Russian Deputy Foreign Minister Sergei Ryabkov said on Wednesday that Moscow has stopped notifying the United States about its nuclear activities, including test launches, after Moscow withdrew from the New START nuclear arms control treaty last month.
The Interfax news agency quoted Ryabkov as saying: “All notifications, all forms of notification, all data exchanges, all inspection activities, all work under the agreement in general are suspended. They will not be implemented.”
The announcement comes as the Russian military has deployed mobile missile launchers in Siberia, in a display of the country’s formidable nuclear capabilities during the fighting in Ukraine.
Ryabkov said, in statements reported by Russian news agencies, that Moscow stopped exchanging information with Washington after it suspended its participation in the latest nuclear weapons agreement with the United States.
Last month, Russian President Vladimir Putin suspended his country’s participation in the New START treaty, stressing that Russia would not allow US inspections of its nuclear sites under the agreement, at a time when Washington and its NATO allies openly set Russia’s defeat in Ukraine as their goal.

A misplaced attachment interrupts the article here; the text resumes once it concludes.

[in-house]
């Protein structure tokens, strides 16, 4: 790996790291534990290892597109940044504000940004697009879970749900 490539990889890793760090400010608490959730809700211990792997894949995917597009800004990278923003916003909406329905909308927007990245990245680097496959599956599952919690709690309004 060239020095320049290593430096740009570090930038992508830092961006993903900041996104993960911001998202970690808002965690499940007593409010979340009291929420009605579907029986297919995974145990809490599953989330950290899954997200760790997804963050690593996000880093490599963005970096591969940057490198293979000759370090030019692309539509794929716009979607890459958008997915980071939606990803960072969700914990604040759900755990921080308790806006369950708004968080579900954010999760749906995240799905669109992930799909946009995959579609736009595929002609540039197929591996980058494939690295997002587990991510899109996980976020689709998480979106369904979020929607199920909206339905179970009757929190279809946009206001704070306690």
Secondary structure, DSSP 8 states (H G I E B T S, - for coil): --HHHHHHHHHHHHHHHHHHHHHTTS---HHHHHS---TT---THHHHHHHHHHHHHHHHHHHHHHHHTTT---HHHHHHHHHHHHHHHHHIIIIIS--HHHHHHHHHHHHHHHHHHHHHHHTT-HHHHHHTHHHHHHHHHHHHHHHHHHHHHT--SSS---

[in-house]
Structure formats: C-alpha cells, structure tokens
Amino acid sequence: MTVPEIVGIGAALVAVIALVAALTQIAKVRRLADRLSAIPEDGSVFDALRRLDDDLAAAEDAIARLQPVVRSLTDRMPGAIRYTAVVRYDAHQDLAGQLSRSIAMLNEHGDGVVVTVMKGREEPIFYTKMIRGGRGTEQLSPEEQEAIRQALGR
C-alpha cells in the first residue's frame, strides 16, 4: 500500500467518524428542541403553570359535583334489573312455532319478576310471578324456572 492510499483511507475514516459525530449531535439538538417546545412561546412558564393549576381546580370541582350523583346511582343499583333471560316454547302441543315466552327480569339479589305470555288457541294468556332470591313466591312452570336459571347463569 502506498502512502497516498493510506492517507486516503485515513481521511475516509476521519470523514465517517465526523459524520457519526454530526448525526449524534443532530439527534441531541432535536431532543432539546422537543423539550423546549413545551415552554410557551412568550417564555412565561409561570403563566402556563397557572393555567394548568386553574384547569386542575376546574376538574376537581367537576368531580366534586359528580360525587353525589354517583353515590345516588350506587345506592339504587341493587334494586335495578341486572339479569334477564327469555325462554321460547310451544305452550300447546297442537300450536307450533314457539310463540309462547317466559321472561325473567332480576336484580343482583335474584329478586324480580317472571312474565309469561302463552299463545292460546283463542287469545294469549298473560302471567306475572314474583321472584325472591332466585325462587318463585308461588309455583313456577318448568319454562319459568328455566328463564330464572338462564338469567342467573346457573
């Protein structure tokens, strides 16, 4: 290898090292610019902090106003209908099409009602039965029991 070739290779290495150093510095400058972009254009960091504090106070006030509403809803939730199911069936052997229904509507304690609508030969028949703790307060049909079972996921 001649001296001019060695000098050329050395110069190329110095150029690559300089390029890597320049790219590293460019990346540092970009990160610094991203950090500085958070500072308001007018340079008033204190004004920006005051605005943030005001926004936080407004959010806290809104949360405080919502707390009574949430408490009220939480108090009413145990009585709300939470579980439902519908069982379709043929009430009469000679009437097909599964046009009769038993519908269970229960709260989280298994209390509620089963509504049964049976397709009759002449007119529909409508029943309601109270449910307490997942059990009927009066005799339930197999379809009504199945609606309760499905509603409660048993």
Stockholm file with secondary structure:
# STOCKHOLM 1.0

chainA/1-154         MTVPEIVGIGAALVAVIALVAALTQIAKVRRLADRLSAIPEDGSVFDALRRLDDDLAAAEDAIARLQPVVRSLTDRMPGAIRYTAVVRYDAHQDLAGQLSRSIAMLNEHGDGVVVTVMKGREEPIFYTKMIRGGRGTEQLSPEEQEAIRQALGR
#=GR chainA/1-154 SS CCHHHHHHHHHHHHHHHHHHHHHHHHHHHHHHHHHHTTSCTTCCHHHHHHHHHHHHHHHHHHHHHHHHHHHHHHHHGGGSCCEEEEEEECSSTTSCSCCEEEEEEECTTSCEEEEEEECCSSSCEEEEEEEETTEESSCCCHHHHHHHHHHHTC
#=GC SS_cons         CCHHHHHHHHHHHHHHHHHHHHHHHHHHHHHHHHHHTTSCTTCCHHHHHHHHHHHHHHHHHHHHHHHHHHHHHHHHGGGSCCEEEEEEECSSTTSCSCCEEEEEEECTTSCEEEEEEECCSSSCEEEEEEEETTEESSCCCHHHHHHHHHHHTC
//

From the signing of the New START agreement in 201-
Moscow confirmed that it had not completely withdrawn from the agreement, and would continue to respect the nuclear weapons limits set by the treaty.
The Russian Foreign Ministry initially said Moscow would continue to notify the United States about its ballistic missile tests, but Ryabkov’s statement reflected a change of course.
Asked if Moscow would also stop issuing notifications about the planned missile tests, Ryabkov said: “There will be no notifications at all. All notifications … there will be no notifications of any kind, all activities under the treaty will be suspended and will not be carried out regardless of position that the United States might take.
The United States announced on Tuesday that it would stop providing Russia with some information related to its nuclear forces.
The New START treaty, which was signed in 2010 and expires in 2026, sets a maximum number of strategic nuclear warheads that both countries can deploy. Russia and the United States are the two largest nuclear powers in the world.